Police warn about vigilante hysteria
An Invercargill man says he was the victim of a vigilante-style attack because he drives a white van and has grey hair - similar to the man allegedly behind two attempted child abductions.
Ray Murray, the day manager at a gardening programme for people with mental health issues, was verbally abused while driving two clients past Fernworth Primary in Pomona St in his white Toyota minibus with tinted windows.
"I was going slowly, around 40kmh, like everybody begs you to do. I'm usually careful (driving near a school). You never know what kids are going to do next," Mr Murray said.
A woman was standing in the middle of the road, and as he drove past, she shouted at him to "F... off", he said.
Mr Murray pulled over and stopped to find out what she wanted. The woman came up to the window and asked if he had children at the school.
He said no, and the woman verbally abused him again before taking down his number, he said.
When he drove off, she followed him in her car, did a U-turn and drove past him again, shouting abuse.
He reported the incident to police. Mr Murray said he was disturbed by the attitude the woman displayed.
"Lots of people have grey-white hair and a white van . . . she should not be doing what she did."
He said if he had been less even-tempered he might have "clocked" the woman.
He said other people she accused might be less understanding.
He was also concerned the woman might have followed him and seen where he and his vulnerable clients lived.
"I certainly don't want a brick going through their window because their manager has grey hair and drives a white van," he said.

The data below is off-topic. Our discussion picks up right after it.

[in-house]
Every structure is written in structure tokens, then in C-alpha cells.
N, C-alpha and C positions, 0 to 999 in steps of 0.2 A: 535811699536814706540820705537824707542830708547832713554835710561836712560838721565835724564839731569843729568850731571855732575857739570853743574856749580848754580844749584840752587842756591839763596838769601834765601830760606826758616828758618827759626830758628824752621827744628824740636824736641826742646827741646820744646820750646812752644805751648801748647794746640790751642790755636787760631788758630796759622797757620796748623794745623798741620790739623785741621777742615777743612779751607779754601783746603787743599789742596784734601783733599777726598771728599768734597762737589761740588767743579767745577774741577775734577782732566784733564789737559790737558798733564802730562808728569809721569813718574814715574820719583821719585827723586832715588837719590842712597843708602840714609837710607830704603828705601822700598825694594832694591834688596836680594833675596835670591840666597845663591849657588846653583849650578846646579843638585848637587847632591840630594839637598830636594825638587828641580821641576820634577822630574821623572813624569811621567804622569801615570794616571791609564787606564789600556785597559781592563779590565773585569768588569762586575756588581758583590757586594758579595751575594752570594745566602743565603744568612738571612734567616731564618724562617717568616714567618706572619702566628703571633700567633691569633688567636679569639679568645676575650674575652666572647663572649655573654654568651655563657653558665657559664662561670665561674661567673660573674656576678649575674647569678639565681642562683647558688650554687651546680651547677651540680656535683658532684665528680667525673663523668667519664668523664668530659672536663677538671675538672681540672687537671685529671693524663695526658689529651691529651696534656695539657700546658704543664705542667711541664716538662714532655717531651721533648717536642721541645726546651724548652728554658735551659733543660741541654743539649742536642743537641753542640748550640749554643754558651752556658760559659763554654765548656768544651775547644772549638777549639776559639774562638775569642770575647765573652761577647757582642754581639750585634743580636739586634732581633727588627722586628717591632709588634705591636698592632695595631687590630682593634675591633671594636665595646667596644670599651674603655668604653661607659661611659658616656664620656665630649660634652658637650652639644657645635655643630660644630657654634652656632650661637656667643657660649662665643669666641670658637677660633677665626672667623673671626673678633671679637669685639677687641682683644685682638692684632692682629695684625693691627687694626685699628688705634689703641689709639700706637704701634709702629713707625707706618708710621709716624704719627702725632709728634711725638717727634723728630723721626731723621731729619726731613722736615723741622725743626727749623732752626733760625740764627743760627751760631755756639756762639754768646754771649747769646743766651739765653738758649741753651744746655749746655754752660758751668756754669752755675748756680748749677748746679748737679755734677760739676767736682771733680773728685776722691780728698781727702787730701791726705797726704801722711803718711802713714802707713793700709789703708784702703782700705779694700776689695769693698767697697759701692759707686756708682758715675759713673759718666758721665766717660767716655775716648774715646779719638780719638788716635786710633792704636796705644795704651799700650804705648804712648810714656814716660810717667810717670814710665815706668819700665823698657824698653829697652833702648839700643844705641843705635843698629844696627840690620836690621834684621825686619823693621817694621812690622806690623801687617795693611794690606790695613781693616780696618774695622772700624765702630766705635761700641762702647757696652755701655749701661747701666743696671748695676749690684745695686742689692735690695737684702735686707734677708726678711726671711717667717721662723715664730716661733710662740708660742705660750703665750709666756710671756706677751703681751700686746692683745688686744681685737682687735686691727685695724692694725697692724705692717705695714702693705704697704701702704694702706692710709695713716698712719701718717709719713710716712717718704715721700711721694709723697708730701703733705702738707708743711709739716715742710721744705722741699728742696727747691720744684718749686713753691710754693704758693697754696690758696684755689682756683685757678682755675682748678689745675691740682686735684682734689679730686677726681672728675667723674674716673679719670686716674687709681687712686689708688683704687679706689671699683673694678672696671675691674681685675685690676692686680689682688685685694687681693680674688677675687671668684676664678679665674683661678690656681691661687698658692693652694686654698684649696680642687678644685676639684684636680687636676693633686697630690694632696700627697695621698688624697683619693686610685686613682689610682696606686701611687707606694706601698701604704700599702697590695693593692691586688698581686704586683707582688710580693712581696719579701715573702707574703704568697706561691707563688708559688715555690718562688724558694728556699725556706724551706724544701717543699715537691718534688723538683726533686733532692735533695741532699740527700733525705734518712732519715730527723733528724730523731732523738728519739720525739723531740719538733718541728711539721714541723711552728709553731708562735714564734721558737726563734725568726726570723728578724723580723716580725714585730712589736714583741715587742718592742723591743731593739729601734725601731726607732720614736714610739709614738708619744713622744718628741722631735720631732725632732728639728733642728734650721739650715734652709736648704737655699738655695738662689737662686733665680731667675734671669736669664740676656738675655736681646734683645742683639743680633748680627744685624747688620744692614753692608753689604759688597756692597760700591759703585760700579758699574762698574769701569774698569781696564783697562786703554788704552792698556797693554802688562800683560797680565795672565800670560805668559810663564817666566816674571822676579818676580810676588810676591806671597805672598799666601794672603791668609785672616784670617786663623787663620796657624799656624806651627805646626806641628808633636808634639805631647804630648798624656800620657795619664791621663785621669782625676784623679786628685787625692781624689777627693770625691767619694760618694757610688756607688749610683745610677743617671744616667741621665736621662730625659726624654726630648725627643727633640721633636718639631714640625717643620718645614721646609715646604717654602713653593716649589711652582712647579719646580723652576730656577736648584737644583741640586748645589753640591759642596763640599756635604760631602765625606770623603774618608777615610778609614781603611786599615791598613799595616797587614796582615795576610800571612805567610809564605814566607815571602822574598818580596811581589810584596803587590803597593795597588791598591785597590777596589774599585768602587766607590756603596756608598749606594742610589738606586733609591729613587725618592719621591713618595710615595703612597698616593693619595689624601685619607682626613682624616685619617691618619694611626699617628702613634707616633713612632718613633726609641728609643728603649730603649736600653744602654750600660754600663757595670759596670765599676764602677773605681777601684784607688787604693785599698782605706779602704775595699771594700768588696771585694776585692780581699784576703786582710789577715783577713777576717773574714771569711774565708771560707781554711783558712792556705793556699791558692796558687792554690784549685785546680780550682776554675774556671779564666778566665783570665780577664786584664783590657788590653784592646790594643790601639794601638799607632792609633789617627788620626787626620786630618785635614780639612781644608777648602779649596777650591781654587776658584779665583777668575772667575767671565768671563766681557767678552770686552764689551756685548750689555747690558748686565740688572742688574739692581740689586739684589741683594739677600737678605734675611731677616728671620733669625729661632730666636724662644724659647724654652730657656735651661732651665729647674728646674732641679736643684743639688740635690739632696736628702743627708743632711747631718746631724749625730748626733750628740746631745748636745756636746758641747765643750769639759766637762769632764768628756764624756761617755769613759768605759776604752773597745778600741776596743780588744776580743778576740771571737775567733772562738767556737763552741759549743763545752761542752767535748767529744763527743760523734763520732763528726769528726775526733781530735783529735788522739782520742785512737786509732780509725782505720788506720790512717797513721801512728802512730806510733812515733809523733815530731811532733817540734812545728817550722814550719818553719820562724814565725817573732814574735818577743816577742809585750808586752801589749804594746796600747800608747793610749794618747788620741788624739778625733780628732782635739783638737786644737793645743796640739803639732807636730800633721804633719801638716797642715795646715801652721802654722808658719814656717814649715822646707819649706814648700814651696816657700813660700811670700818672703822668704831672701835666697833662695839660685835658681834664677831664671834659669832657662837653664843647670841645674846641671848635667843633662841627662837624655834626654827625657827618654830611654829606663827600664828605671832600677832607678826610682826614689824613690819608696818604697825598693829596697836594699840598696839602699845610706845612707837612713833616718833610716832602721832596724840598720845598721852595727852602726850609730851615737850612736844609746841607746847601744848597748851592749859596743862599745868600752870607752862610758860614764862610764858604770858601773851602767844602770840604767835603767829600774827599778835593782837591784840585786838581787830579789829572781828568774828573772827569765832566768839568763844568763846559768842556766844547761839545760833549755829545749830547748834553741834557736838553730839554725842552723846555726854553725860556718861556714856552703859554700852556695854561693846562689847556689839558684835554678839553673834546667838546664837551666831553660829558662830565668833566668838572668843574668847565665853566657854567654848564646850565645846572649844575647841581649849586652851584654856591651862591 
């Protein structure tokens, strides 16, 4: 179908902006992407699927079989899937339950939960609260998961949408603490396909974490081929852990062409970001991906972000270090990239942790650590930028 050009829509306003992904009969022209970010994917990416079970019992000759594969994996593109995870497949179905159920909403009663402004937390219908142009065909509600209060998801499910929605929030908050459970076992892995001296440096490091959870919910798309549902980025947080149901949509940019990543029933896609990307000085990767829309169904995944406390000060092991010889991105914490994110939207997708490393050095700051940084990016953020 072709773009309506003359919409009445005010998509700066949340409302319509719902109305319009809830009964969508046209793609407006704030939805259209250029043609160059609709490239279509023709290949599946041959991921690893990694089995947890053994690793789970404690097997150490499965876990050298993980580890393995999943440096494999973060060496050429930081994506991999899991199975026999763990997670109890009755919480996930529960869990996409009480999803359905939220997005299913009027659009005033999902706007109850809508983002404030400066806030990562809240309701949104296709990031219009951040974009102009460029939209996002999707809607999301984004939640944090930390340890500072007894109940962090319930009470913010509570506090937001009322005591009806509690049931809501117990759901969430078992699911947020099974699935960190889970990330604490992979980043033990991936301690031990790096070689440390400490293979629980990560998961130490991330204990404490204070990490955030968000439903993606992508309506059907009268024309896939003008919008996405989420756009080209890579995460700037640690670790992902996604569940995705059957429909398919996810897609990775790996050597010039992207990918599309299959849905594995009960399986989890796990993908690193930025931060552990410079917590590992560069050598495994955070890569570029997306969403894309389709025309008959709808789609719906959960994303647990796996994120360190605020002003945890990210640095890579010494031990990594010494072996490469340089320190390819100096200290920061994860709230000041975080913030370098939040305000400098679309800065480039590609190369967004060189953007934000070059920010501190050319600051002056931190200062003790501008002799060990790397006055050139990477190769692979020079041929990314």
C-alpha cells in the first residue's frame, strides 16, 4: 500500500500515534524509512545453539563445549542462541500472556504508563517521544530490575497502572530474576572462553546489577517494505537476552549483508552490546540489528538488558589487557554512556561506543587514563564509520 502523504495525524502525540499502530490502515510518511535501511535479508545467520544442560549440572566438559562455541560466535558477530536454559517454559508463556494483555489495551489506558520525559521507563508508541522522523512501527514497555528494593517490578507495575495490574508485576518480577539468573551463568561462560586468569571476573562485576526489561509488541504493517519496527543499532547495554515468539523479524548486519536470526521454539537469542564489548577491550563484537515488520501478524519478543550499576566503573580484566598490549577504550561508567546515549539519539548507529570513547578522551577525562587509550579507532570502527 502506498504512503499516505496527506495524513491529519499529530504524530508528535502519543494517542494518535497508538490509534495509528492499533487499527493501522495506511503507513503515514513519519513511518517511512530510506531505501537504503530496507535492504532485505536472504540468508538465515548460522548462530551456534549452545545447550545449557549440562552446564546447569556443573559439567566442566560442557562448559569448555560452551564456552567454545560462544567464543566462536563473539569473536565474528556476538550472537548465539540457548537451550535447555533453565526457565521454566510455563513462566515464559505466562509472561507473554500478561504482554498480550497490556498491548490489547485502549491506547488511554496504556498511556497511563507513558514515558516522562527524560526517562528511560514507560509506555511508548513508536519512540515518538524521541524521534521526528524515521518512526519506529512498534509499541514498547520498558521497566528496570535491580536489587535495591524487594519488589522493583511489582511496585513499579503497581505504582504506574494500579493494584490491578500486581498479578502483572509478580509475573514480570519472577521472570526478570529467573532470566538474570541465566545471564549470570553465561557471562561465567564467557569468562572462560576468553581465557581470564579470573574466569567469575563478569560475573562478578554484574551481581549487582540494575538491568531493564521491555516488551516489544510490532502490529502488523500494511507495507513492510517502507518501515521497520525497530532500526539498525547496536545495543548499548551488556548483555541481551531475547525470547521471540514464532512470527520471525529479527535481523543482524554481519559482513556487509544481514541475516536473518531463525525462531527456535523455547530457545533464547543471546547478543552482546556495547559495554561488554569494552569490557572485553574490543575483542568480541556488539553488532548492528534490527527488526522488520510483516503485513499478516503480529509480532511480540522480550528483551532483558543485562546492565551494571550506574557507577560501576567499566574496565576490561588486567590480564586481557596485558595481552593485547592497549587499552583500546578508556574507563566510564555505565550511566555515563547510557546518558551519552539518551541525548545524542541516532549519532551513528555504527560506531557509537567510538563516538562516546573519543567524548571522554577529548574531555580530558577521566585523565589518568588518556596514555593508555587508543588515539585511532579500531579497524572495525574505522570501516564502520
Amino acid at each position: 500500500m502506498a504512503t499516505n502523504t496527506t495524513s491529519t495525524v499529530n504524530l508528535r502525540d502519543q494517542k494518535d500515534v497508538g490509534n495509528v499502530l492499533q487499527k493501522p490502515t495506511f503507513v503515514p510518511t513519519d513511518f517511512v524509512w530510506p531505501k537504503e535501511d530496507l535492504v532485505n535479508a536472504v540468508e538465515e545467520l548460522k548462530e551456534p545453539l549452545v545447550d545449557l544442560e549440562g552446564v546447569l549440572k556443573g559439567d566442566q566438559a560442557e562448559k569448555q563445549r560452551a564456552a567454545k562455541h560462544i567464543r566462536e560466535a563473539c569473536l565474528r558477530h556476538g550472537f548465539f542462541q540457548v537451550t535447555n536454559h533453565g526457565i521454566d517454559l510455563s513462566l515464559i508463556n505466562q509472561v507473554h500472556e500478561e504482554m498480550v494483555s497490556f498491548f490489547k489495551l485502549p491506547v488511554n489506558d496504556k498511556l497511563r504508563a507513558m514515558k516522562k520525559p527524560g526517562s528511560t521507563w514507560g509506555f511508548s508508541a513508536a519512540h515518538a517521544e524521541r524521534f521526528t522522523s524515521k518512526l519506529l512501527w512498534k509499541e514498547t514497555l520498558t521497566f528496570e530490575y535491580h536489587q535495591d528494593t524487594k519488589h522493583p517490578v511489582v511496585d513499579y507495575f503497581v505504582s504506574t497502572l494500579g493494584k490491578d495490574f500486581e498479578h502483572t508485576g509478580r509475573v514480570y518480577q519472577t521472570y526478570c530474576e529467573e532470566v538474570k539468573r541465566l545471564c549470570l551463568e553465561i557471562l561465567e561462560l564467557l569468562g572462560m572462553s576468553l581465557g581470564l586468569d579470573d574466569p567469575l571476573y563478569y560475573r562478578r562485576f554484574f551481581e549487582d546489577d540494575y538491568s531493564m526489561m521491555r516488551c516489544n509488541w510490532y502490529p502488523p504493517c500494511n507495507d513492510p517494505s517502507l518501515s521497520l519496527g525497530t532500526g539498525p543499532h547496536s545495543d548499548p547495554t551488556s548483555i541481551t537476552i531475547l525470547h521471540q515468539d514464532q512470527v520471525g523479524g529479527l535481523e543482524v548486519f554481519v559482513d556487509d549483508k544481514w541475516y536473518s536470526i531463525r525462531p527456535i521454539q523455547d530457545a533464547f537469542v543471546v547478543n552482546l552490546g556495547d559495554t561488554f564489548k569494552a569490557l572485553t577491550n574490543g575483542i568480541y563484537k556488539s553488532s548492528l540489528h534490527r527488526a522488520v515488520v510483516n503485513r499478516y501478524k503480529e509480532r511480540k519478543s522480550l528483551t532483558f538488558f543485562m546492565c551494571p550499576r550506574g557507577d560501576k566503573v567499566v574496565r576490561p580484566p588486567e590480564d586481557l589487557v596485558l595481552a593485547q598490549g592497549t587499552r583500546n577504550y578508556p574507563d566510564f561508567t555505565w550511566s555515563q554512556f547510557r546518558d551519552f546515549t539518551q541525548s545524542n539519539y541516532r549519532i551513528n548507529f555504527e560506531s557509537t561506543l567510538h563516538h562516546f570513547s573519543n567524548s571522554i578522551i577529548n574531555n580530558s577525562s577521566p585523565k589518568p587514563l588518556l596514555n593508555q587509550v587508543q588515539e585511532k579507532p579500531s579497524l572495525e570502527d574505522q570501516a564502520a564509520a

"I feel a bit gutted actually, being singled out like that.
"If it's happening to other people I certainly hope police will be following it up." The police have urged people to be observant and report suspicious white vans being driven by elderly men but they have warned against hysteria and panic.
But speculation is rife in the city after two incidents in the Windsor area over the past month in which a man with silver-grey hair tried to get girls into the back of a white van with tinted windows.
The girls, both aged 17, were able to evade the man, described as being in his 50s or 60s.
Acting Detective Senior Sergeant Mike Bowman said Mr Murray's report was concerning.
Anyone who acted as a vigilante was risking arrest themselves, he said.
"We are certainly not encouraging that whatsoever. Ninety-nine point nine per cent of vans we have no issues with, it's just that one van in question."
Investigations were continuing.
Fernworth School principal Anne Walker said she would tell the school community this kind of behaviour was inappropriate.
The school posted a message on its Facebook page yesterday saying fears were understandable but parents should not assume anyone driving a white van was the man police were looking for.
The Southland Times